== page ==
Sandra Marron talks to seminal techno producer, remixer and DJ CJ Bolland as he guests at Relentless
CJ Bolland is a very busy man. DJing, collaborating, remixing and even recently turning his hand to screenwriting. The Yorkshire-born, Belgium-based lad is a one man creative machine who shows no signs of slowing down anytime soon. Bolland started his career in music at the tender age of 15 when his demo tracks were aired on the hugely influential Liaisons Dangereuses radio show where the Belgian new wave body music scene was being hugely championed. A listener sent a recording of one of his demo tracks to the techno label R&S and the rest is a pretty much a 15-year-old boy’s wet dream. He was signed up straight away by R&S, and over the following five years he released some of techno’s most revered tunes, including the floorfiller ‘Do That Dance’ and seminal classic ‘Horsepower’.
Living in Belgium at that time was the proverbial, ‘right time and place’ for Bolland and he has often wondered if things would have been different on the music front if he had remained in Yorkshire as a child. ‘I am sure I would have been into music because I was a little freak. I was always into this electronic sound and it was quite apparent I would be doing something with it,’ he explains. ‘Whether or not I would have got a break is something else. It might have been a bigger break, we don’t know, but it happened when I was 15 here. I suddenly got approached by this record company R&S, which, at that period of time ended up being the biggest, freshest thing on the scene and I was caught up right in the middle of it.’ He adds with a chuckle: ‘I know I am pretty happy I don’t live in Middlesbrough.’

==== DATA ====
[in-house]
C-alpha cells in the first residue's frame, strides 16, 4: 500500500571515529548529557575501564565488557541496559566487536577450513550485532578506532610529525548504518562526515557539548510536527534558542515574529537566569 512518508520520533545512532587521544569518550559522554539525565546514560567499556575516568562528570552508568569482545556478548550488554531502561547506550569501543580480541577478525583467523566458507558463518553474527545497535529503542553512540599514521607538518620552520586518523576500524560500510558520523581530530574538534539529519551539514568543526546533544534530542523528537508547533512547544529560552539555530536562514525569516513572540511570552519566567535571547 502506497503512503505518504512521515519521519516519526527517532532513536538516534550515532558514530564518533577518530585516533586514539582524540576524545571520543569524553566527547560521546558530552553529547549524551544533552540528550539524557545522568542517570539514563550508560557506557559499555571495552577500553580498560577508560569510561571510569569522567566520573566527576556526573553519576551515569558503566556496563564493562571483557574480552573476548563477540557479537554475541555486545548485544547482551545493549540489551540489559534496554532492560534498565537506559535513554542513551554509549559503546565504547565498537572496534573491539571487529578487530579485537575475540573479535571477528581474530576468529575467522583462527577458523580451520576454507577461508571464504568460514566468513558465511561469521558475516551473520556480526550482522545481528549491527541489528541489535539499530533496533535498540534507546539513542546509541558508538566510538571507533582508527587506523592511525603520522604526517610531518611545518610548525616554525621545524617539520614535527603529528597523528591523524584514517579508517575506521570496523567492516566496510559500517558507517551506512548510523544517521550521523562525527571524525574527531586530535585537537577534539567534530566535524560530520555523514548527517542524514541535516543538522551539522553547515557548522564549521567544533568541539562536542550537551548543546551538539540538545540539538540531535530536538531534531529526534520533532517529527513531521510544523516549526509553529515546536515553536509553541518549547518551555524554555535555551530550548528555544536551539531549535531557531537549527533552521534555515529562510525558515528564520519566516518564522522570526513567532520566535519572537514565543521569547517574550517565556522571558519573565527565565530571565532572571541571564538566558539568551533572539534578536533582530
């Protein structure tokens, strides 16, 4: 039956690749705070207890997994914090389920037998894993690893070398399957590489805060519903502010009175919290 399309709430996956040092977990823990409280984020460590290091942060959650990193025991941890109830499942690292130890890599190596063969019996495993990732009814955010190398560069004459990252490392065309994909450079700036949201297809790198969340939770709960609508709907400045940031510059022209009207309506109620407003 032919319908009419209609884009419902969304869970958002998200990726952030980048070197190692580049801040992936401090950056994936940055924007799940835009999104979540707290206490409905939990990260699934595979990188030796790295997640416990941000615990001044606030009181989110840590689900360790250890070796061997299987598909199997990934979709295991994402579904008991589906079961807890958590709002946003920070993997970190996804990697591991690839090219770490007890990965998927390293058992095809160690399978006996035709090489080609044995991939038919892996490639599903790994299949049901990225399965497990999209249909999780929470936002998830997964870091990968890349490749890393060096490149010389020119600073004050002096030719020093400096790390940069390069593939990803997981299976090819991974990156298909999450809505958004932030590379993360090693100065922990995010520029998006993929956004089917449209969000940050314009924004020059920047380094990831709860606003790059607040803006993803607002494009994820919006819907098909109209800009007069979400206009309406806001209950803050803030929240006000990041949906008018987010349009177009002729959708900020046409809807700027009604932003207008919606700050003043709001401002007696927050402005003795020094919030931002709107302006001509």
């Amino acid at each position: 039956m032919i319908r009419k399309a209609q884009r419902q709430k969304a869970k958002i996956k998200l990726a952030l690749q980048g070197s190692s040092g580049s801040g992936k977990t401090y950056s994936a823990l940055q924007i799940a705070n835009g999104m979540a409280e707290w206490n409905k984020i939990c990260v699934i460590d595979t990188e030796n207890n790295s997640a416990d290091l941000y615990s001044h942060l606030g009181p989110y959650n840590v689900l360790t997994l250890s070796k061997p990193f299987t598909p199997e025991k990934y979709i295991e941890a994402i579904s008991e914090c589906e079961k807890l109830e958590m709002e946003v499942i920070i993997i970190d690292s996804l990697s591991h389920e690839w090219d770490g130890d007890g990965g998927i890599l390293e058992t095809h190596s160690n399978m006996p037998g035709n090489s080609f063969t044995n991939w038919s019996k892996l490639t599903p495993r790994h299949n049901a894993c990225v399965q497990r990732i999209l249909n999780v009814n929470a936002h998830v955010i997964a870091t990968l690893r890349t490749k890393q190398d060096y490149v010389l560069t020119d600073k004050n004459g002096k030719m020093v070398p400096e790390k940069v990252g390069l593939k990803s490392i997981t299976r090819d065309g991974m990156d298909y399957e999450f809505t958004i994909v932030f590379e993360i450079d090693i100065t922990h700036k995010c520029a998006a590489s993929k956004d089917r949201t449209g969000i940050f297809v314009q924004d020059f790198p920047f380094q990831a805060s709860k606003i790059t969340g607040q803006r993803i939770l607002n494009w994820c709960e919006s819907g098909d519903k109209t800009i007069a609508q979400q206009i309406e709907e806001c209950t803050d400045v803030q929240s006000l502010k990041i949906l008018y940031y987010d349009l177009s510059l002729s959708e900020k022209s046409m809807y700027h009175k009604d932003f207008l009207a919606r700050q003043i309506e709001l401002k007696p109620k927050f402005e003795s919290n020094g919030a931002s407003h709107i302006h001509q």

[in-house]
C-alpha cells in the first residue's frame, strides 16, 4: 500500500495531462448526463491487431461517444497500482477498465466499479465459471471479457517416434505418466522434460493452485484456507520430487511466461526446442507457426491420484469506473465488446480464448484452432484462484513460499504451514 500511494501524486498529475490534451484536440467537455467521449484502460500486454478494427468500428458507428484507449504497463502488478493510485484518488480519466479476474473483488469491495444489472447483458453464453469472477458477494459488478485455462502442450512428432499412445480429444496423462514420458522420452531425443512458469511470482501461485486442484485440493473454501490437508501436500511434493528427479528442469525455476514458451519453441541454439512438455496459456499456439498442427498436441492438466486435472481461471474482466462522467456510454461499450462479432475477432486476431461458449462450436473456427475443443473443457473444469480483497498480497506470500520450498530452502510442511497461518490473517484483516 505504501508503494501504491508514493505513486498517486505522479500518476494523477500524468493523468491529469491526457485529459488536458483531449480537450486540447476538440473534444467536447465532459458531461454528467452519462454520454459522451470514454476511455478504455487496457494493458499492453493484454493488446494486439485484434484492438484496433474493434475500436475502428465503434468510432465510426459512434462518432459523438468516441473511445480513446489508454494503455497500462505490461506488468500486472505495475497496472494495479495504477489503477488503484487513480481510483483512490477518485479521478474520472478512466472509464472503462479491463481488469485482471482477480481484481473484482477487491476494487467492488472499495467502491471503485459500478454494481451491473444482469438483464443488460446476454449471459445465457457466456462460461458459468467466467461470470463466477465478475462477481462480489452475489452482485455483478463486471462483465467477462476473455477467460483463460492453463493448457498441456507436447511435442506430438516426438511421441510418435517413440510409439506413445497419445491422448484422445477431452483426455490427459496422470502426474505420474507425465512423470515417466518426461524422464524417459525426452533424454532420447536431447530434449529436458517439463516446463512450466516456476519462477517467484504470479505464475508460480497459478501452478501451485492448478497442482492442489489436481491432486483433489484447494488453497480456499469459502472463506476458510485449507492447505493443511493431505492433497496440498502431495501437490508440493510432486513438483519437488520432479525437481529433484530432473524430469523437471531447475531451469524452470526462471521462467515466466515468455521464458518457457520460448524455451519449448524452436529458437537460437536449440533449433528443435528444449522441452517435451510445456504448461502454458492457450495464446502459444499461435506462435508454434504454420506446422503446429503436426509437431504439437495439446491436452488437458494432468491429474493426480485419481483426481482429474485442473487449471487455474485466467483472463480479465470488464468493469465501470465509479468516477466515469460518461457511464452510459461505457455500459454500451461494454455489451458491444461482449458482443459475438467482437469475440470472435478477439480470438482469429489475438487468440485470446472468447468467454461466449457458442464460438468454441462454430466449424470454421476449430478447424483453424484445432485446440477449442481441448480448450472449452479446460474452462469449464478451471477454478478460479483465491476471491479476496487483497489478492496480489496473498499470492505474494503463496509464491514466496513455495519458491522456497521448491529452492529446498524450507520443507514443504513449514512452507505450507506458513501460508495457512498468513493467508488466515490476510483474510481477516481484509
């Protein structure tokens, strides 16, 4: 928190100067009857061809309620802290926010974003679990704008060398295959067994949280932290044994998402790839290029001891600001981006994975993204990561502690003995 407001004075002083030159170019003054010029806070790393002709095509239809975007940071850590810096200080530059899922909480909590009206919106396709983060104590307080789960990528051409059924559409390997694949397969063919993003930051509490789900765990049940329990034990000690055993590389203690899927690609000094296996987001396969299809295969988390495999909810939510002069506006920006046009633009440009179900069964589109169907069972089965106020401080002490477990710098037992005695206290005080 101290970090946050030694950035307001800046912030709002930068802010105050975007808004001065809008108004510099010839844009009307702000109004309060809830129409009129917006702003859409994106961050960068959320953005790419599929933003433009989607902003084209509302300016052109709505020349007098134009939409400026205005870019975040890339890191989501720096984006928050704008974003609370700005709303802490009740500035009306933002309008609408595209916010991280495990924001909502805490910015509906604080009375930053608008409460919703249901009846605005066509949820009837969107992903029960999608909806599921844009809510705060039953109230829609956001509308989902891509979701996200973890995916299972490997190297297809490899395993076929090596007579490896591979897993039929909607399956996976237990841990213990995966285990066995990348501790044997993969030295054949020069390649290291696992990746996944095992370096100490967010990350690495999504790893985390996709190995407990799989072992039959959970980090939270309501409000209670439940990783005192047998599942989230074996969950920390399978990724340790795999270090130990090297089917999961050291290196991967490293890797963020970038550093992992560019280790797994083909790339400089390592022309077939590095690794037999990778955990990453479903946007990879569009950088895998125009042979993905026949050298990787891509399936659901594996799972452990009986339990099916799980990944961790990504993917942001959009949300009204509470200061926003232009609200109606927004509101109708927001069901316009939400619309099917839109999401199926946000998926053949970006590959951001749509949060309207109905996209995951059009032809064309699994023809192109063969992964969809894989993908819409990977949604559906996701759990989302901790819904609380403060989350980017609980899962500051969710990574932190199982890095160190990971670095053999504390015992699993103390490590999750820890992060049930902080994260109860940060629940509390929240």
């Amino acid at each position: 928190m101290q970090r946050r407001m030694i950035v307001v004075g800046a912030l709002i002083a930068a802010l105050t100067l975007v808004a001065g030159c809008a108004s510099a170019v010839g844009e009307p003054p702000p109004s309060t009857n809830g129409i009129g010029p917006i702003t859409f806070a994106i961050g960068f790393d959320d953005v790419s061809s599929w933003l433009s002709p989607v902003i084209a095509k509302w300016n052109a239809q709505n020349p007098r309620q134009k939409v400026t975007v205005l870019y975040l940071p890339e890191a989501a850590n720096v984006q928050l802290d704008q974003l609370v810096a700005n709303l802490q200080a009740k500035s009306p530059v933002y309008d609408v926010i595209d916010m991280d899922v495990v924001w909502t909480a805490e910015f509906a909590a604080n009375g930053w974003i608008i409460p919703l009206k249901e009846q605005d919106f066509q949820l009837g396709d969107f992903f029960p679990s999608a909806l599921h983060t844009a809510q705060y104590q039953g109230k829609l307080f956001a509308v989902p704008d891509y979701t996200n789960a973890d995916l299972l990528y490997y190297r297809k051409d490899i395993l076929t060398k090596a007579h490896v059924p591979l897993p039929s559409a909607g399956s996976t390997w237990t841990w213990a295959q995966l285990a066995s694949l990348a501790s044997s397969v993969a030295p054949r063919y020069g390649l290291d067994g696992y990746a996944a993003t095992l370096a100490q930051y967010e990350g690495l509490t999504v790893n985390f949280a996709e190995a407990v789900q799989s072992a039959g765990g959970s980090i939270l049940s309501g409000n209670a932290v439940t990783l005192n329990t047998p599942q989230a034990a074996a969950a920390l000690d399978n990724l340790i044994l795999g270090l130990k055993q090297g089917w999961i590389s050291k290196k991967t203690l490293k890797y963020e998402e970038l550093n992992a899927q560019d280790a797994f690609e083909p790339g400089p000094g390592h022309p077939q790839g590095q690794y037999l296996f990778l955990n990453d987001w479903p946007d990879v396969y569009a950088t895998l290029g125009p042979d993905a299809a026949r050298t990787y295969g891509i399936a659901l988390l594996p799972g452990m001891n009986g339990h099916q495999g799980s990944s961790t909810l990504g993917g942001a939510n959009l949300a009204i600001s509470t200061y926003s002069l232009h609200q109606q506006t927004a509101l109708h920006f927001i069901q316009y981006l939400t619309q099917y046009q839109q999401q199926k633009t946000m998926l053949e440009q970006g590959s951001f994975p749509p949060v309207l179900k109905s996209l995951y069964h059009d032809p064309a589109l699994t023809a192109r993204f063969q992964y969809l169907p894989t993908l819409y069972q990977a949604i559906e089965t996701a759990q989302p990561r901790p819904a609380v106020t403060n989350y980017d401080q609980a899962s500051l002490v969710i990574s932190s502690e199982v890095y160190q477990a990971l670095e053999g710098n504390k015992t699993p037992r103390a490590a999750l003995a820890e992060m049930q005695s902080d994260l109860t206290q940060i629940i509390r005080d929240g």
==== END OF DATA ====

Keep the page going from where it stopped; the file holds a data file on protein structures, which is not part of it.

After leaving R&S, Bolland had a pretty dark period where he and his newfound record label PolyGram ran into trouble over creative issues. He looks back with sadness. ‘We never really focused on the charts or whatever and did the music we loved and that was considered to be underground. Then this mainstream crossover thing happened and suddenly all the rules changed.’ The change in rules meant that the record company wanted his records to be more commercial. It culminated in Bolland recording lots of tracks and in the end releasing none of them. However it was during this time that he recorded a string of remixes for such luminaries as Tori Amos, The Prodigy, Orbital and Depeche Mode. ‘I can’t even remember half of them,’ jokes Bolland. ‘I did so many at a certain point in time, I must have done about a hundred.’ He looks back at remixing Depeche Mode with both joy and despair. ‘I was a fan of them, yet that was also the one I was most disappointed with. It kind of freaked me out because I used to remix people I had never really heard of.They were my heroes basically and when bands like Depeche Mode come up to you, you start freaking out. It was alright but it is definitely not the one that I am most proud of.’
CJ Bolland guests at Relentless at Sub Club, Glasgow, Fri 23 Mar